One feature of American life during my half-century in it has been the annual complaints about commercialization of holidays. The primary subject is Christmas, of course. Christmas gift buying is such a key part of our economy that devout believers have given up trying to keep the focus of the holiday on its religious or even cultural role. Buying stuff is now the whole point of Christmas: not just gifts, either, but giant home decorations, antlers for your minivan, holiday cards, seasonal clothing, candy, travel — almost anything you can buy will have a Christmas-theme version. (I don't know about industrial supplies or pharmaceuticals, but I wouldn't be in the least bit surprised if Kobe Steel tried a special "rolled sheet metal for the holidays" promotion.)
But never mind about Christmas. What about other holidays? Some have been successfully commercialized, but others resist. I've identified four main criteria for commercializing a holiday.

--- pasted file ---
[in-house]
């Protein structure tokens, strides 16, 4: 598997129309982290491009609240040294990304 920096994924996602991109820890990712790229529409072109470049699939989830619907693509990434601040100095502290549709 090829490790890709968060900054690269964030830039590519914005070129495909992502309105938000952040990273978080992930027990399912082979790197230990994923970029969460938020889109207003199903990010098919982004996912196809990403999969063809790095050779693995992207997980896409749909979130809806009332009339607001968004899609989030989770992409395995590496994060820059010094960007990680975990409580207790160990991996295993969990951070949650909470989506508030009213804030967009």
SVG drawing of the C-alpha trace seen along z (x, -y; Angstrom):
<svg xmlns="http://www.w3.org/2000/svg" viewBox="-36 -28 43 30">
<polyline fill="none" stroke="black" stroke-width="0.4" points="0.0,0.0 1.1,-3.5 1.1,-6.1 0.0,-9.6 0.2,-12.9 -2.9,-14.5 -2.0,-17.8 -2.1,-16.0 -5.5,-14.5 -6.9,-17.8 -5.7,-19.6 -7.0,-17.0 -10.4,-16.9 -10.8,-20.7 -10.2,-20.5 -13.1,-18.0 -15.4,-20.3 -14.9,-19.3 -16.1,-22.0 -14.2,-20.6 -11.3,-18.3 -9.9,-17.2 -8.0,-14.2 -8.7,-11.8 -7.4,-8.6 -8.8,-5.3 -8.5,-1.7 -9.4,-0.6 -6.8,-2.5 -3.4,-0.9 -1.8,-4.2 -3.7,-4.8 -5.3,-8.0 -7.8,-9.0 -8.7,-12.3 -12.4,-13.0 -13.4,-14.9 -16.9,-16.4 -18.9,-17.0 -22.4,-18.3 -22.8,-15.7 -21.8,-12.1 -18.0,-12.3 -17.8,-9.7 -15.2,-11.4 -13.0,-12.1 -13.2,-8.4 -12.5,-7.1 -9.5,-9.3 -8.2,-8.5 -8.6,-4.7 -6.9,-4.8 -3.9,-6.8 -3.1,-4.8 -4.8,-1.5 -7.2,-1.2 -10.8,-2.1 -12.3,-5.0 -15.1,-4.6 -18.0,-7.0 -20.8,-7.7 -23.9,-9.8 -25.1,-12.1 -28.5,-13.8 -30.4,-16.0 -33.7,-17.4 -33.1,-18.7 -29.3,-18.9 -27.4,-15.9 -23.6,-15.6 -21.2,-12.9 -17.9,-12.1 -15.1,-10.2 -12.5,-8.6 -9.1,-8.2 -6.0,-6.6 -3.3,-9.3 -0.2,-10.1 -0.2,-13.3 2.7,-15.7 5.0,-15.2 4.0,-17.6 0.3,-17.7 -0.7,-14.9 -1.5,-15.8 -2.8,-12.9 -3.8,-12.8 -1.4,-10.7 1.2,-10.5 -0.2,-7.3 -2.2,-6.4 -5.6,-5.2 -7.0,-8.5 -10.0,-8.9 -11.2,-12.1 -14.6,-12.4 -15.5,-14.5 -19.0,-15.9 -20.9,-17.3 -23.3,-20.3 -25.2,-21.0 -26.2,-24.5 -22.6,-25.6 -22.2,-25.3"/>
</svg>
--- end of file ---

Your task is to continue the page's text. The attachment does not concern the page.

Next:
- Booze. You have to be able to sell liquor, especially at lame "parties" at bars and nightclubs. (Christmas is an oddity here: there are plenty of Christmas parties, but they're all privately-hosted. Christmas in a bar is the grimmest thing you've ever seen.)
- Candy. You have to be able to sell candy, preferably candy shaped or colored for the occasion, so people have to throw it away afterwards. Other seasonal foods are nice, but since groceries are a low-margin business, selling some extra hams or turkeys isn't enough to warrant commercializing a holiday. People will eat food no matter what day it is.